ATLANTA – Maintaining a reliable Georgia film tax credit is essential to continuing the success story the state’s film industry has built, an administrator with the Georgia Department of Economic Development said Wednesday.

Andrew Capezzuto, the agency’s general counsel, put up a robust defense of the state’s film tax credit during the opening hearing of a new joint legislative panel formed to review all of Georgia’s income tax credits and sales tax exemptions. The goal is to determine which are bringing state taxpayers a healthy return on their investment and which might need to be reformed or repealed.

Georgia’s film industry has exploded from $135 million in direct economic impact in fiscal 2007, the year before the General Assembly adopted the nation’s richest film tax credit, to $4.4 billion last year, Capezzuto told members of the Joint Tax Review Panel.

The Peach State now boasts more than 6 million square feet of film stages, up from fewer than 50,000 square feet before the tax credit was enacted and second in the U.S. only to California, he said.

Capezzuto said much of that activity is taking place outside of metro Atlanta, including studio projects in Savannah, Columbus, and Athens. Nearly 1,000 film productions have been staged outside of the metro region since 2007, he said.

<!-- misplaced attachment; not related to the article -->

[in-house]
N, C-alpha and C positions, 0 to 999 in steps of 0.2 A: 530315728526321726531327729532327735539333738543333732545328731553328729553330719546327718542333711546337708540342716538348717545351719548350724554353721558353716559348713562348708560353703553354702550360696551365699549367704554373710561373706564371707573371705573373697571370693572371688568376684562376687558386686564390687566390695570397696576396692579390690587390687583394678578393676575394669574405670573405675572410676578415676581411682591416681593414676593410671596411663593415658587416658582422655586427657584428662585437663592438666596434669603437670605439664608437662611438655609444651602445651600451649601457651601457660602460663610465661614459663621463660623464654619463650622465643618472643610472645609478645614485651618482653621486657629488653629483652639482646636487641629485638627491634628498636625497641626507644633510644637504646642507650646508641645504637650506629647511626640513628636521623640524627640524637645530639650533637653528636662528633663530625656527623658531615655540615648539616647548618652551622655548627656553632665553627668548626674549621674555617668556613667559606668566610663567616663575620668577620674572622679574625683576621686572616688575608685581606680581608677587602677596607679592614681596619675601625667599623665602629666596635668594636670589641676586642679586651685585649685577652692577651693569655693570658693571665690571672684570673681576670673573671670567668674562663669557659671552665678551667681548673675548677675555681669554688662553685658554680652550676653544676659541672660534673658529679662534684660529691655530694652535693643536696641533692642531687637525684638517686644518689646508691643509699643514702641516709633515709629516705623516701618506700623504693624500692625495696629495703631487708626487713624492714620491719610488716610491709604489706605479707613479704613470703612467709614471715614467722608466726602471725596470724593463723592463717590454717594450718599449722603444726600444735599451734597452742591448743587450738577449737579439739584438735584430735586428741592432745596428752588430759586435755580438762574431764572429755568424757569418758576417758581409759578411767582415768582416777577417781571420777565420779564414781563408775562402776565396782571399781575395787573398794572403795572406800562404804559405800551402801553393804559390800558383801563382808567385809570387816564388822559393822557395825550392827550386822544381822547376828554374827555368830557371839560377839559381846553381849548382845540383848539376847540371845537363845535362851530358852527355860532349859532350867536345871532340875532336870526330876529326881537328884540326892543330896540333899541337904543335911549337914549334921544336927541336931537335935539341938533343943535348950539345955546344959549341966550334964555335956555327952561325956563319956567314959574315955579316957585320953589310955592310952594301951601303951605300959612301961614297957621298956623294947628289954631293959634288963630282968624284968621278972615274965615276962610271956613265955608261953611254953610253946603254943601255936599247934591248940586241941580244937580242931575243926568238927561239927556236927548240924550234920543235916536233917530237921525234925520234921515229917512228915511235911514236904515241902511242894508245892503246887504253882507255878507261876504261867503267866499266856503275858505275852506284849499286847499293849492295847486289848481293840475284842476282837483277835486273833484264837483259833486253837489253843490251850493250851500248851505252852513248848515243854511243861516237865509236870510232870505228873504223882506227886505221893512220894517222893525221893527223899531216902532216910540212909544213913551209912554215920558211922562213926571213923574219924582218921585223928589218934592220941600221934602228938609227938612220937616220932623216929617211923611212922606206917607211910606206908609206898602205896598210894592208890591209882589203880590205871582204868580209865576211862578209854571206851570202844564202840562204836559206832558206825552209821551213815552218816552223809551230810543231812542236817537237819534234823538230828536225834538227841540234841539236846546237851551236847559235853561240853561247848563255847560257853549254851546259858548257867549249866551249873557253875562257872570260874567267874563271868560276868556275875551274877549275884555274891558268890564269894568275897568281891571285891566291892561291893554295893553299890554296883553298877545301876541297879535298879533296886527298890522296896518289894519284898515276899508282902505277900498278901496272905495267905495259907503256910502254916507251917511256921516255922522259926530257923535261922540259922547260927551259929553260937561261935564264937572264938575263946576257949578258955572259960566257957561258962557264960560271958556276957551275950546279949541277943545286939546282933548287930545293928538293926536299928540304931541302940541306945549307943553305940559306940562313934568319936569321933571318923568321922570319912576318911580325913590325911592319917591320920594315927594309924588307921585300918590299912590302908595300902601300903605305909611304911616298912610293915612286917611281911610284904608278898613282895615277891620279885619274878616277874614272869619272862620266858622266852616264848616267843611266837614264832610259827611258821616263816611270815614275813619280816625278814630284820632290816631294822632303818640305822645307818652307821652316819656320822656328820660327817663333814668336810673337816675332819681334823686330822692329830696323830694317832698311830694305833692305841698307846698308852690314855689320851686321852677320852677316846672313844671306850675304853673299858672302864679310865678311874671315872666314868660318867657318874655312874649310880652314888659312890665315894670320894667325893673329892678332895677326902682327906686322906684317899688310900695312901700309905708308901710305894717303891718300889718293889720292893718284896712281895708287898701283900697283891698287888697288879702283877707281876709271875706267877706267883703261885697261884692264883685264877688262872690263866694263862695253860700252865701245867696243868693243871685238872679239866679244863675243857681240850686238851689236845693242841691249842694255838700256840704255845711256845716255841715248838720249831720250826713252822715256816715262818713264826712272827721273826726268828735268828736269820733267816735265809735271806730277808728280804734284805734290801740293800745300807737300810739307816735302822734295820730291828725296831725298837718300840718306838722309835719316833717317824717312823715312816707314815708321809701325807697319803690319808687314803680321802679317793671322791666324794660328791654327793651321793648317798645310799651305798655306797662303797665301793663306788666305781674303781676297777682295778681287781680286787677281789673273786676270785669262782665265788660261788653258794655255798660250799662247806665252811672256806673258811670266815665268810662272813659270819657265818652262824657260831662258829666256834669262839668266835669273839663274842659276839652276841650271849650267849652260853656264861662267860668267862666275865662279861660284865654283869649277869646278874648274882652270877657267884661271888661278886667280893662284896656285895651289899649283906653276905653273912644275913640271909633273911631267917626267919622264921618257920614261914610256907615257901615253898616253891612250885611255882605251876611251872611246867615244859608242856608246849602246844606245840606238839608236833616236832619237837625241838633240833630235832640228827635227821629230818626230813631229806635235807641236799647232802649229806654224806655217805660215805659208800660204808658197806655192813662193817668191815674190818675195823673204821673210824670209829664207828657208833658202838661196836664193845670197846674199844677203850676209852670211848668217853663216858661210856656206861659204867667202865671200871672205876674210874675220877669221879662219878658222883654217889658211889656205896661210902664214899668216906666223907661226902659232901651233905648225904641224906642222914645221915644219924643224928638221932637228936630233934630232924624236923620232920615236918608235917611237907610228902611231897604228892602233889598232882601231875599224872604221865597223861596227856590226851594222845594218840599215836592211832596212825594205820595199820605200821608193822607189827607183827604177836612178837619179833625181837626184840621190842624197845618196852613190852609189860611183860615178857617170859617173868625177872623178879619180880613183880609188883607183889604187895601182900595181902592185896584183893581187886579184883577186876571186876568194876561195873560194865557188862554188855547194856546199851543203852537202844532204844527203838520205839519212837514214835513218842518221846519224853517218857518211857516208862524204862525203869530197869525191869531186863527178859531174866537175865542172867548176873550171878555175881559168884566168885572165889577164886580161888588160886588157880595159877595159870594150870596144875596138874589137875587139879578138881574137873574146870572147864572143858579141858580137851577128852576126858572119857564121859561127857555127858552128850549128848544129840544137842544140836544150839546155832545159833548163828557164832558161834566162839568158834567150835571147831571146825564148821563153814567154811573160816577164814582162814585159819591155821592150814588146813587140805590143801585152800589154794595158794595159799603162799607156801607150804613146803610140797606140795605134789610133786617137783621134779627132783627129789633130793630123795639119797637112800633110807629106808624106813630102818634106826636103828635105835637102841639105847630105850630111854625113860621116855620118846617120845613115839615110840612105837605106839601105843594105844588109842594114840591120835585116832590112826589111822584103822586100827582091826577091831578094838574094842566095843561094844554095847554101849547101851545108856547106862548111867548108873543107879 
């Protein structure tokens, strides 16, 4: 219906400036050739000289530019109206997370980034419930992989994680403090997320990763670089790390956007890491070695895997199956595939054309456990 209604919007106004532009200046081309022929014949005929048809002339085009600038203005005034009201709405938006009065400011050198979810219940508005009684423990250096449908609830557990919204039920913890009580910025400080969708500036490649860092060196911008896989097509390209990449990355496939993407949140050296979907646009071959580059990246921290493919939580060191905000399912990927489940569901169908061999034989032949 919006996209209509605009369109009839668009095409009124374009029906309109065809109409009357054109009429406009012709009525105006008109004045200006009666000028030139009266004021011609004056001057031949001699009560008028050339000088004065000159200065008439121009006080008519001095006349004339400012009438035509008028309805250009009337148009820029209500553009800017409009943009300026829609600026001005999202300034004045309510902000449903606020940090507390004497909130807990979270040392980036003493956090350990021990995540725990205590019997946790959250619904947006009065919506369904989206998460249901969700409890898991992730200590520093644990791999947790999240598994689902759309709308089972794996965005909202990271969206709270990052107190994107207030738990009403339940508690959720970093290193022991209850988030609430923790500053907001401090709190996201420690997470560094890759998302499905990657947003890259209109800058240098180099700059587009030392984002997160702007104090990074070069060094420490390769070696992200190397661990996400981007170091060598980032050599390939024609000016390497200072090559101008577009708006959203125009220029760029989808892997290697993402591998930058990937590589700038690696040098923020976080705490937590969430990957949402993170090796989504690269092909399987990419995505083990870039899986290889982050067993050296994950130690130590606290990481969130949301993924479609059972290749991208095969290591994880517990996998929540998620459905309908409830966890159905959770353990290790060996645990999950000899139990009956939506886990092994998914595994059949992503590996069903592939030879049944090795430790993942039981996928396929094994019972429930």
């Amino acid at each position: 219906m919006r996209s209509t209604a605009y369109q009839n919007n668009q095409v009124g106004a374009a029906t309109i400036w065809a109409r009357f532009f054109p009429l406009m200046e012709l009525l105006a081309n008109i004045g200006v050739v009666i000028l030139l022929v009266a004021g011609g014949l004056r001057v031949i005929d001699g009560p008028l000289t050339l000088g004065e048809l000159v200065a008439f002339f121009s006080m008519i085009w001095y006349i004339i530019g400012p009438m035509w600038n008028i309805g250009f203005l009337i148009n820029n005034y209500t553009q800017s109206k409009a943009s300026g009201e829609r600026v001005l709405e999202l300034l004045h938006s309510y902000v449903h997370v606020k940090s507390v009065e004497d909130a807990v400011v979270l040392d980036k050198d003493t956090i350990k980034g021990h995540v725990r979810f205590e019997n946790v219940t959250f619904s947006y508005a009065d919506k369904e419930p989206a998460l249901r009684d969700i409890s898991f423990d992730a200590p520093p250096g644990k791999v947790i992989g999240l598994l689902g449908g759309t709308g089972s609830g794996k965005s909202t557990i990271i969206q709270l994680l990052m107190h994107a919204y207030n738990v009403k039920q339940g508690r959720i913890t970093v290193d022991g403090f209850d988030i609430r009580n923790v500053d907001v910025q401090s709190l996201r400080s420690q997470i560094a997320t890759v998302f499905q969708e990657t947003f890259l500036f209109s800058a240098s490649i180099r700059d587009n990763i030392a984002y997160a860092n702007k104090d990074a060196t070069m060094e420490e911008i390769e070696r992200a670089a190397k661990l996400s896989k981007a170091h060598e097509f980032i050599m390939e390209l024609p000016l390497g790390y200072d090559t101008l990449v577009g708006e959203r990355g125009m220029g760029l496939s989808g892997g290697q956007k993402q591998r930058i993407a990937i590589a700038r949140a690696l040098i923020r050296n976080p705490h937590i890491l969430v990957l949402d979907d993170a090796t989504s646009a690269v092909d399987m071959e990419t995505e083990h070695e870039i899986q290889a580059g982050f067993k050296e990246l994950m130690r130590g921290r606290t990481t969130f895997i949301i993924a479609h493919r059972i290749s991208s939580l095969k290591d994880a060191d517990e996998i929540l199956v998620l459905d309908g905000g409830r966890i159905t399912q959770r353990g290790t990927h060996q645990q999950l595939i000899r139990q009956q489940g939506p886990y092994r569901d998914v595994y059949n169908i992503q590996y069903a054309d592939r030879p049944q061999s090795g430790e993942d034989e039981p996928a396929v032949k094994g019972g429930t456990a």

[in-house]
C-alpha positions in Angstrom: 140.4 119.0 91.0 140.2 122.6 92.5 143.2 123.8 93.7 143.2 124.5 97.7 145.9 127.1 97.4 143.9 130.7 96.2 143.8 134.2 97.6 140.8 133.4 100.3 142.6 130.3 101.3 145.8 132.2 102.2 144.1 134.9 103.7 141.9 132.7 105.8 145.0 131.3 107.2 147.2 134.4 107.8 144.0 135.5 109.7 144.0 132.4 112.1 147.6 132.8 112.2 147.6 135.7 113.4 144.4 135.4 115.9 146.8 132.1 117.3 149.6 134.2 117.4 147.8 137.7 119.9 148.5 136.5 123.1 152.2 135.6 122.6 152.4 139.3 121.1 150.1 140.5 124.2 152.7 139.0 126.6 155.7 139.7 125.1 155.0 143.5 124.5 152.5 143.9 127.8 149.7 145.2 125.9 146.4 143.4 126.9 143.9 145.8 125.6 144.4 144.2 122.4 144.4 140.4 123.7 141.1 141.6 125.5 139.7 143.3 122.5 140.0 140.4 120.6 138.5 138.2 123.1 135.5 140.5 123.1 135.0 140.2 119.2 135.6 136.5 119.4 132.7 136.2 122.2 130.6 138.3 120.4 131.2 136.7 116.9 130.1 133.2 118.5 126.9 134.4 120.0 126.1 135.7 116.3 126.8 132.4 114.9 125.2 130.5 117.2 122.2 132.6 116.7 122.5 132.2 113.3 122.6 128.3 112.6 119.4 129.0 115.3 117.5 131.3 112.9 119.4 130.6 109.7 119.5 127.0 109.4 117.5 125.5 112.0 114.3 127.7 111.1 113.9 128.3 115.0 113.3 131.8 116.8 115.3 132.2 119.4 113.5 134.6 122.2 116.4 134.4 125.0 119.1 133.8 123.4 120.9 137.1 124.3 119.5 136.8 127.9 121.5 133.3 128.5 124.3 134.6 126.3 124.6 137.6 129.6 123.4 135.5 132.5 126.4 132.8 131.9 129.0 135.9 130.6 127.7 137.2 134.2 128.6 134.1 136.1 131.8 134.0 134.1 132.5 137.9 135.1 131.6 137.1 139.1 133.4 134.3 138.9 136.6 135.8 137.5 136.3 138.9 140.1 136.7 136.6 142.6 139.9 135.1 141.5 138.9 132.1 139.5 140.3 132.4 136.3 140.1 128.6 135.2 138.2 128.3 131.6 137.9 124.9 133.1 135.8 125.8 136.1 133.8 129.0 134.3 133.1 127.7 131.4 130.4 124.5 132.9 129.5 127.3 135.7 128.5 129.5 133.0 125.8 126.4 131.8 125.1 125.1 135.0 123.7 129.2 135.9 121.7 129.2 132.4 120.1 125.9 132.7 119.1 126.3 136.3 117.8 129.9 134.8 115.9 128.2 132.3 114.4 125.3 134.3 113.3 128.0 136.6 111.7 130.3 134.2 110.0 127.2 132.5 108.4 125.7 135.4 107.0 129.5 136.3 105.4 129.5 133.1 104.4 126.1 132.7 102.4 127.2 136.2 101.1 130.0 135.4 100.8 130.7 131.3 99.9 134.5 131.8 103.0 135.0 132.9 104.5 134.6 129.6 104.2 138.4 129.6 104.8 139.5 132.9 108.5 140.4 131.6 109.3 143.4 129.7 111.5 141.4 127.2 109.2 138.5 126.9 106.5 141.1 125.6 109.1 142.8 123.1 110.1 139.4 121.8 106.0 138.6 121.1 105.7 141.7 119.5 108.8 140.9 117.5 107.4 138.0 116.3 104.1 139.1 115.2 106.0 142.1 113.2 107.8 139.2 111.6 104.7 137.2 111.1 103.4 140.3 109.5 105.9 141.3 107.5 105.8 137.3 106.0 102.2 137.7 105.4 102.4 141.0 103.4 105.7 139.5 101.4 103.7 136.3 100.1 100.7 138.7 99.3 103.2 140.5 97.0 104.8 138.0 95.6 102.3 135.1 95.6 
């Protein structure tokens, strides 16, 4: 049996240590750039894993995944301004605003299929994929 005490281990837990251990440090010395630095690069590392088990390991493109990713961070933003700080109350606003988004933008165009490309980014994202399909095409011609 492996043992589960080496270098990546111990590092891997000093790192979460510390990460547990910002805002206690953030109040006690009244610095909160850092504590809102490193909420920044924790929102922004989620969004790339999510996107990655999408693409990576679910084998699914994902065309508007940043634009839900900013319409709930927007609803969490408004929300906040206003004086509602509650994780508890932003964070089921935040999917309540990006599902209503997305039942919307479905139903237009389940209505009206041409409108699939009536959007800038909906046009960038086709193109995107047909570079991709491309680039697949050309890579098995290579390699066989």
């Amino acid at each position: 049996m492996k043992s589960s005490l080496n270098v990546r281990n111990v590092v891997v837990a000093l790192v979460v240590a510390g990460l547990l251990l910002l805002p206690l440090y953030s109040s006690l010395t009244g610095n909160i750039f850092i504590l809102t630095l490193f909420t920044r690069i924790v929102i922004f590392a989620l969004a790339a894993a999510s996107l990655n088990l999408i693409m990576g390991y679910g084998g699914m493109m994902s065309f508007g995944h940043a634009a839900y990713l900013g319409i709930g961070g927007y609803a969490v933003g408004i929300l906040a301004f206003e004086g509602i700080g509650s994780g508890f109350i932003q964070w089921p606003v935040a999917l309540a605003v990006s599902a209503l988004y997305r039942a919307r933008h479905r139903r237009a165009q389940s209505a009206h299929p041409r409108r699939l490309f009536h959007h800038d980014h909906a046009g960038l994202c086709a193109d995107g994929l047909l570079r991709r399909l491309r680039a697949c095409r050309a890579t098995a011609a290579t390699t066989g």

With the film tax credit accounting for about $1 billion in lost state tax revenue each year, lawmakers have put in guardrails aimed at ensuring accountability. Legislation the General Assembly enacted in 2020 requires all film productions located in Georgia to undergo mandatory audits.

It also tightens rules governing how film companies transfer or sell unused tax credits to other businesses, a common practice for production groups that conduct part of their movie-making work outside Georgia.

“We don’t just give away tax incentives without getting something in return,” Capezzuto said.

Jeffrey Dorfman, the state’s chief economist, injected a note of caution that was aimed at the state’s tax incentives in general but seemed to apply particularly to the film tax credit.

Dorfman suggested tax credits be used sparingly to jump-start targeted industries. Once established, industries may not need tax credits going forward, he said.

“Once you have built a position of leadership, you can reduce the incentives,” he said.

But Capezzuto cautioned against making significant changes to the film tax credit.

“To be able to rely on incentives that are predictable is very important for us to remain competitive,” he said.

Senate Appropriations Committee Chairman Blake Tillery, R-Vidalia, a member of the review committee, said he’s looking to the panel to “clean up” rather than eliminate tax credits or exemptions.

“I don’t think anybody’s out to end a certain credit,” he said.

After taking July off, the review panel will begin meeting once a month in August. It is due to recommend any potential changes to the state’s tax incentives in time for the 2024 legislative session starting in January.